Exclusive: South Korea’s new leader says age of appeasing North Korea is over
Speaking exclusively to CNN in his first media interview since taking office two weeks ago, Yoon said: “I think the ball is in Chairman Kim’s court — it is his choice to start a dialogue with us.”
From his new presidential office at the former defense building in Seoul, Yoon told CNN South Korea and its allies stand ready for any acts of North Korean provocation.
“Just to escape temporarily North Korean provocation or conflict is not something that we should do,” he said, pointing at the previous liberal administration’s conciliatory strategy. “This kind of approach over the past five years, has proven to be a failure.”
Despite his stance, Yoon said Monday he didn’t want North Korea to “collapse.”
“What I want is shared and common prosperity on the Korean Peninsula,” he said — but added, “I do not believe that enhancing [North Korea’s] nuclear capability is helpful and conducive to maintaining international peace.”
The US, China and the Quad
So far, that hasn’t happened.
But the two men found common ground, Yoon said, showing CNN a gift received from Biden, a sign that read, “The buck stops here.” The quote is often associated with former US President Harry S. Truman. “I don’t know how (Biden) knew that I like this statement,” Yoon said, placing it in the middle of his desk.
Throughout his campaign, Yoon emphasized the importance of South Korea’s close security alliance with the US — a push that was on full display after his meeting with Biden, when the US President praised their relationship as reaching “new heights.”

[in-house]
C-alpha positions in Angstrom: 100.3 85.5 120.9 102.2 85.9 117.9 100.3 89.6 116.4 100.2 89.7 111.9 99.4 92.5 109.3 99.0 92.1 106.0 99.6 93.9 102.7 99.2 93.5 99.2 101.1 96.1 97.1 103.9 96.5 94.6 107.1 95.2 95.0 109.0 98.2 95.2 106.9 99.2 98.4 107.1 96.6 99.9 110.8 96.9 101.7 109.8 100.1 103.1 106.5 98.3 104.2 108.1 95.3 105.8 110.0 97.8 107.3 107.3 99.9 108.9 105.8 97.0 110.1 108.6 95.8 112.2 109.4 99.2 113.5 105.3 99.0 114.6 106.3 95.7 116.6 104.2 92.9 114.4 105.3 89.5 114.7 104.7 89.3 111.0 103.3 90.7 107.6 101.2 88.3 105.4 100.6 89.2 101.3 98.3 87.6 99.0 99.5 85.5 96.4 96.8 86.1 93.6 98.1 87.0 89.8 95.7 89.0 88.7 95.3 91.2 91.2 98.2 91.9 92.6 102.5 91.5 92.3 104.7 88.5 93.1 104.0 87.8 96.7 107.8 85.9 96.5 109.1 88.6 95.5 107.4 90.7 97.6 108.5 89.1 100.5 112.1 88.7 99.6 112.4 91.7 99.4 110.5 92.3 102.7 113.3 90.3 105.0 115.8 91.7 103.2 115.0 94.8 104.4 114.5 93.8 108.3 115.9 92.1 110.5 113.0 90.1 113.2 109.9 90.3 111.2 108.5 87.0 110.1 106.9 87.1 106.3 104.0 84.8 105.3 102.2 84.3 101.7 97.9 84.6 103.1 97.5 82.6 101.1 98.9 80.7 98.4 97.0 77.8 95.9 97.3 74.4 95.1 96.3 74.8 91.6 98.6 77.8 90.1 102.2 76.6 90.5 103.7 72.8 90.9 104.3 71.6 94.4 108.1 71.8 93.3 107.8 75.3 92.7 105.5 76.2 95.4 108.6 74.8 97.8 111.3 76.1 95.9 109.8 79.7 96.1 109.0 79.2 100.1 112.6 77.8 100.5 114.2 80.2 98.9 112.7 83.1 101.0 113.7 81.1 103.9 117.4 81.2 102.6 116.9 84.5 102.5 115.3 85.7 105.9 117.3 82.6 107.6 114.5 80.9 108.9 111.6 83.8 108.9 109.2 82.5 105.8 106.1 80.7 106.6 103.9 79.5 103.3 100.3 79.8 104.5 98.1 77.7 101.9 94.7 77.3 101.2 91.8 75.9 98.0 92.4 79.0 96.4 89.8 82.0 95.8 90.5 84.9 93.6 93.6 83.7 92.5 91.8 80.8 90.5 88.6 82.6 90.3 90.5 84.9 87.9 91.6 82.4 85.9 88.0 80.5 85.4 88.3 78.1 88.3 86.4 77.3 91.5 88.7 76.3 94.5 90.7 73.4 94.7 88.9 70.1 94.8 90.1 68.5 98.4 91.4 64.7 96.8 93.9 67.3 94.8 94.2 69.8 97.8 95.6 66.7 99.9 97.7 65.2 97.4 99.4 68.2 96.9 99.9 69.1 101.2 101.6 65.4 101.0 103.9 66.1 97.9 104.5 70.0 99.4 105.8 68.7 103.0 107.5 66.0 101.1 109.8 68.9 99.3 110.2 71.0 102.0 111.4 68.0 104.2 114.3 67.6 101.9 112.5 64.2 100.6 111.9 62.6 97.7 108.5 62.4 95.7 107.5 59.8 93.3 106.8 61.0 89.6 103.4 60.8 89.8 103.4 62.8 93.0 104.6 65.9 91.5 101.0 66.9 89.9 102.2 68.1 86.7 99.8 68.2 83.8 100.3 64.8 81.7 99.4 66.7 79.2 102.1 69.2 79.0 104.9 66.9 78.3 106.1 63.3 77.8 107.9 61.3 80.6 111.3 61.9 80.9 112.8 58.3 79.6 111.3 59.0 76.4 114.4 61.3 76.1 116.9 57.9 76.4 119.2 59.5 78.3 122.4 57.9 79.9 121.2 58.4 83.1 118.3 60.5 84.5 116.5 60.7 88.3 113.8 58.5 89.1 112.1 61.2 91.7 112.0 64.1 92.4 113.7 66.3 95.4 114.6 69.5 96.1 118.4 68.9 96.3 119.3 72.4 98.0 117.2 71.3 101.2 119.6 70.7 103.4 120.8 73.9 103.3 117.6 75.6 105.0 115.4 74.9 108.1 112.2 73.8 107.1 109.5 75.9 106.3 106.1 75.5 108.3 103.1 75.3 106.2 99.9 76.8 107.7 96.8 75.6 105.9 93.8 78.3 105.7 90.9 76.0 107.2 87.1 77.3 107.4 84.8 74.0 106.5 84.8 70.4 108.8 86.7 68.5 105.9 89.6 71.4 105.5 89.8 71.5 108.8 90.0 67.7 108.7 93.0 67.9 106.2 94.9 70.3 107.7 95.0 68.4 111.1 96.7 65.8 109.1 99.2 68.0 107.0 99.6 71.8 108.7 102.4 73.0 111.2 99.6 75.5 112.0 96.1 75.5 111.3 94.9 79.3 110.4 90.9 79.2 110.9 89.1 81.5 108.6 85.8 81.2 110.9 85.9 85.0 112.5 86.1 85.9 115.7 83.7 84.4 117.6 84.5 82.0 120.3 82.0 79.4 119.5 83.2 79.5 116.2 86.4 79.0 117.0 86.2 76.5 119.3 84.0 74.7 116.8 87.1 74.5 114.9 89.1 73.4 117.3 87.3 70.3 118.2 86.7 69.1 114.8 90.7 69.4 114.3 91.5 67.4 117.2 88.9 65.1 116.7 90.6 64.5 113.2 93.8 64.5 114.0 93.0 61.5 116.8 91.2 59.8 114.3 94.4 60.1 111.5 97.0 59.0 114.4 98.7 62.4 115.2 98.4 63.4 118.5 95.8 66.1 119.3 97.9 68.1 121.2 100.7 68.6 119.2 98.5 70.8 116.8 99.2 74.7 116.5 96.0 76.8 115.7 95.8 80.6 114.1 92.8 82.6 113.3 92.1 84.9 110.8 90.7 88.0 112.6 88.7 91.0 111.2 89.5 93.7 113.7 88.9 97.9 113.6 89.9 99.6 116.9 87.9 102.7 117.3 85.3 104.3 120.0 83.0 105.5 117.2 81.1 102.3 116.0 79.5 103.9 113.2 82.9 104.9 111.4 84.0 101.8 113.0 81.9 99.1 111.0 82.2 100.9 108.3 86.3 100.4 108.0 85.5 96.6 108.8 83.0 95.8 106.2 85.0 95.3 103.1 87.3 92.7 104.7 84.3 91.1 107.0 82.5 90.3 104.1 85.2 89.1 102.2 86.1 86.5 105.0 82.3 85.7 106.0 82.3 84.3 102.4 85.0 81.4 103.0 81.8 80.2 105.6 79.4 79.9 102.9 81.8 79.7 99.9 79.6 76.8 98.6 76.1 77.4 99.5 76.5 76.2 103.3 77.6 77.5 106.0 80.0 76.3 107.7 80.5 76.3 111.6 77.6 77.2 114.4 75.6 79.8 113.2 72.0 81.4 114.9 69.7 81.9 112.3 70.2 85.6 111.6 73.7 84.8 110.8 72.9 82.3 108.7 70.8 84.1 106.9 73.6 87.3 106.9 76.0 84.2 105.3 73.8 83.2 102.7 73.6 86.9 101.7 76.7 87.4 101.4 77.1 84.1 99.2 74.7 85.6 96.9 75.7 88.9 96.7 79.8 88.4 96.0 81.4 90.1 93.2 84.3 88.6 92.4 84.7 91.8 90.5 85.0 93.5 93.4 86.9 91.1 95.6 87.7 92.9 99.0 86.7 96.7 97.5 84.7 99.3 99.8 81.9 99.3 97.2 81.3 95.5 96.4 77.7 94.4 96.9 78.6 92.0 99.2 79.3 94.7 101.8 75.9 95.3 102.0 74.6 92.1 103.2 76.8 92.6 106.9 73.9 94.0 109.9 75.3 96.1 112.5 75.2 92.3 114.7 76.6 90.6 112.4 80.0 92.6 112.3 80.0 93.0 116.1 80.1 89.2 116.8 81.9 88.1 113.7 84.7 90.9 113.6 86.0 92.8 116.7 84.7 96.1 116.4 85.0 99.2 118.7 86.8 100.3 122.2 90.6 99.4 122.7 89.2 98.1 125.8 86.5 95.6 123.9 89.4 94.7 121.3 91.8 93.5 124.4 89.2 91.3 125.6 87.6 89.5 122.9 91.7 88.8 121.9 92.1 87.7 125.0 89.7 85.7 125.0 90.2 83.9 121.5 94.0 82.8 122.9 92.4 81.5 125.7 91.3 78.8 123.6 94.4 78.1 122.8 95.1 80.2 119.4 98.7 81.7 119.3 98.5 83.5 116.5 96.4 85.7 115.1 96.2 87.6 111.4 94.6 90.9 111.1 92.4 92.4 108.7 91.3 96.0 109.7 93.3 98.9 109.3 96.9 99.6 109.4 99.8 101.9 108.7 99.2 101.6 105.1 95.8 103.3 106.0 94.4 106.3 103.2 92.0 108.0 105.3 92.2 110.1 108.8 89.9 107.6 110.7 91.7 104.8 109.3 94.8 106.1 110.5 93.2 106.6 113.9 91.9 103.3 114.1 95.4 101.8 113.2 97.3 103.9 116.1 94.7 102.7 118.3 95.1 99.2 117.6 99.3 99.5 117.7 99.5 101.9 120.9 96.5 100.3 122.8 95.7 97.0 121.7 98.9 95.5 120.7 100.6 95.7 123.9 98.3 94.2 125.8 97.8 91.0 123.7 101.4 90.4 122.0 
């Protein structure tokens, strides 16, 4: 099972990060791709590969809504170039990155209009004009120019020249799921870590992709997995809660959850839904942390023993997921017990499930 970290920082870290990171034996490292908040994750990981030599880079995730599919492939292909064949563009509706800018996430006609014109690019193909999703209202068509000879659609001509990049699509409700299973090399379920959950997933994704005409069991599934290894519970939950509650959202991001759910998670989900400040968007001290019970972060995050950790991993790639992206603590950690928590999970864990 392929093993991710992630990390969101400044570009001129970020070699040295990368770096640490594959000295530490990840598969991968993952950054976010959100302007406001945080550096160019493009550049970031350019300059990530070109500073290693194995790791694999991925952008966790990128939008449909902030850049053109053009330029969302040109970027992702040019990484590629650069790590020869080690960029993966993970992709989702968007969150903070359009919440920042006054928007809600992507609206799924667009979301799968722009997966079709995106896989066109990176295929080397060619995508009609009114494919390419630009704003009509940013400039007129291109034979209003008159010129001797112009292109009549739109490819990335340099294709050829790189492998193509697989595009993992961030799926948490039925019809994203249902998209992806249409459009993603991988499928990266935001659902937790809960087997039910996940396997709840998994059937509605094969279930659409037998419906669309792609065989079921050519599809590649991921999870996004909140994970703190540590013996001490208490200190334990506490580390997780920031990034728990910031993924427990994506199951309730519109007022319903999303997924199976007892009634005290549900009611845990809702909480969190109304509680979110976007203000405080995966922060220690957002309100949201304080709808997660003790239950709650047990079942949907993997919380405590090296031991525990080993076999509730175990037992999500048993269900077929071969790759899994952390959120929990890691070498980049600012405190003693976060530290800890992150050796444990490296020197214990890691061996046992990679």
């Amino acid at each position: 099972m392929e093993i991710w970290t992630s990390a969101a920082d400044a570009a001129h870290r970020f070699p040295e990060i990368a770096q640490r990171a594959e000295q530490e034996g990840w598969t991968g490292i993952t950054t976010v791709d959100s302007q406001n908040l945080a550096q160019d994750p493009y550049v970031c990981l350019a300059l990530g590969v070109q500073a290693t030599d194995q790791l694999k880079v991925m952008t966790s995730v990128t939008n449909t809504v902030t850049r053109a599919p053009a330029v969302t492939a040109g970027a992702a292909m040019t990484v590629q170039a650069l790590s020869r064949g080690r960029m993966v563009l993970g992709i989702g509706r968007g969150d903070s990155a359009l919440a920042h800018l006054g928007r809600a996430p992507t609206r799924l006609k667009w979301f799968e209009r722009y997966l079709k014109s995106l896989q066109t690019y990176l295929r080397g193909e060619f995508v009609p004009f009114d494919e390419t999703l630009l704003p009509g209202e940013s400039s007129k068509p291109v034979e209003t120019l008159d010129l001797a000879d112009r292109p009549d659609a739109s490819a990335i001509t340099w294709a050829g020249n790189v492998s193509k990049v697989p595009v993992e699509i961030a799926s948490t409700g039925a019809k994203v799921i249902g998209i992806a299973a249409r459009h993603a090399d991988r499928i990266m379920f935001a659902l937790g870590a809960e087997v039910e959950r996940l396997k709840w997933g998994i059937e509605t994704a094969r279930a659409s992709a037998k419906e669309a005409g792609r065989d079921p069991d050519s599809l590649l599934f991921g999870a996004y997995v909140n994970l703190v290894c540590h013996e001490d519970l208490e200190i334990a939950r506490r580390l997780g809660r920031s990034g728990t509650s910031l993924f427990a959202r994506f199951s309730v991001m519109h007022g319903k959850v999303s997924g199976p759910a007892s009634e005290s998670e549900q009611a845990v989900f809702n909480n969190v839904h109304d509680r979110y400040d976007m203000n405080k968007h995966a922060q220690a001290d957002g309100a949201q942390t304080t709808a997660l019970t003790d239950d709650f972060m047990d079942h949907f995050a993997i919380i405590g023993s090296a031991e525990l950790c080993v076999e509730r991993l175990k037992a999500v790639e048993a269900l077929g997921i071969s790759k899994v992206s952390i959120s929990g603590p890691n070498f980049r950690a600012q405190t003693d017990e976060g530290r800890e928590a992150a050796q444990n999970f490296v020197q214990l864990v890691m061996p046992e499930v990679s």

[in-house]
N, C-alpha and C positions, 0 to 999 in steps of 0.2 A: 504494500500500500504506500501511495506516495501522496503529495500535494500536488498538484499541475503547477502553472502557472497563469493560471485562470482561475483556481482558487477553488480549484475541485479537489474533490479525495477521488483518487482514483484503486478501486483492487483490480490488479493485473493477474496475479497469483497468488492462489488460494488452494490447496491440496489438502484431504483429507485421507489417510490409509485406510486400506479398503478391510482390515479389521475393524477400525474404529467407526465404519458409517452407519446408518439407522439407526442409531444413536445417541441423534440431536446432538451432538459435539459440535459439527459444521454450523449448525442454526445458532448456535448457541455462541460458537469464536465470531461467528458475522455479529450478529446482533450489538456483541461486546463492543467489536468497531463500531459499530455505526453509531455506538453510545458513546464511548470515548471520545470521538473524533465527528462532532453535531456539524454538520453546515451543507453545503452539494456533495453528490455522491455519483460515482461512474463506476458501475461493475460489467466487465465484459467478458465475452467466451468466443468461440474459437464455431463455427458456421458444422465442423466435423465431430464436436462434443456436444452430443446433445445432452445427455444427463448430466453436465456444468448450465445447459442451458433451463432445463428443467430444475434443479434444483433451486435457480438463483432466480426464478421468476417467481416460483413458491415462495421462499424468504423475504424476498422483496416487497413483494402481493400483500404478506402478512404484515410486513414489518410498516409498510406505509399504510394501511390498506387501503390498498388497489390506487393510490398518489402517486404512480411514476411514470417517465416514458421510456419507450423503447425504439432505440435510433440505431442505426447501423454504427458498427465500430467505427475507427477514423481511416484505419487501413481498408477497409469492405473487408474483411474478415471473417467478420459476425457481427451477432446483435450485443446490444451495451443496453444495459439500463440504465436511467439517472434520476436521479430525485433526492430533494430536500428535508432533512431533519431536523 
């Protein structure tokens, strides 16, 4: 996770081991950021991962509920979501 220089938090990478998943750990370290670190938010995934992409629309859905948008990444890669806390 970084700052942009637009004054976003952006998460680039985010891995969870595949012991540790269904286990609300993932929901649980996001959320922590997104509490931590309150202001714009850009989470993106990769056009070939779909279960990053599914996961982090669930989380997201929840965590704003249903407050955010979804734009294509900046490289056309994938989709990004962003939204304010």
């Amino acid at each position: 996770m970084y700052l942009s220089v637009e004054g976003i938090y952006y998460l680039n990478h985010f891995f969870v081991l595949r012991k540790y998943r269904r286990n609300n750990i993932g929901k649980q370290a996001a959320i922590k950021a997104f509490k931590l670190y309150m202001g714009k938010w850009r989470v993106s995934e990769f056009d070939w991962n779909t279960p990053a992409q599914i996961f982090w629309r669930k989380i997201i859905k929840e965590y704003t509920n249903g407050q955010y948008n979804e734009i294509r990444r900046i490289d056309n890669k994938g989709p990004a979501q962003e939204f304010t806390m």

On Monday, Yoon defended the move as purely defensive. Regular military training is “the basic duty of every military around the world to maintain their readiness,” he said.
He added that in the case of an attack, the US would provide assistance including missile defense and its “nuclear umbrella,” the promise of protection from a nuclear-armed state to a non-nuclear ally.
However, he ruled out the possibility of “redeploying tactical nuclear weapons on the [Korean] Peninsula.”
But South Korea could see its partnership with the US and other regional players expand in other ways.
He added that South Korea is also considering joining several working groups of the “Quad,” or Quadilateral Security Dialogue — an informal group made up of the US, Australia, India and Japan — to collaborate in areas including vaccines, climate change and emerging technology. However, he stopped short of saying the South would seek official Quad membership, saying it was something they would “continue to consider.”
For years, South Korea has tried to balance its US alliance with growing economic ties with China — but Seoul’s relations with Beijing have become strained in recent years.
Throughout his campaign, Yoon took a cooler tone than his predecessor toward China, portraying the country as an economic rival.
When asked about the risk of provoking Beijing’s fury by forging closer ties with the US, Yoon brushed off the threat of economic retaliation.
“Even if we strengthen our alliances with the United States in security and technology, it does not mean that we think our economic cooperation with China is unimportant,” he said. Besides, he added, both South Korea and China depend on their mutual cooperation — “so I do not believe it is reasonable for China to be overly sensitive about this matter.”
Quoted from Various Sources
Published for: 533Soft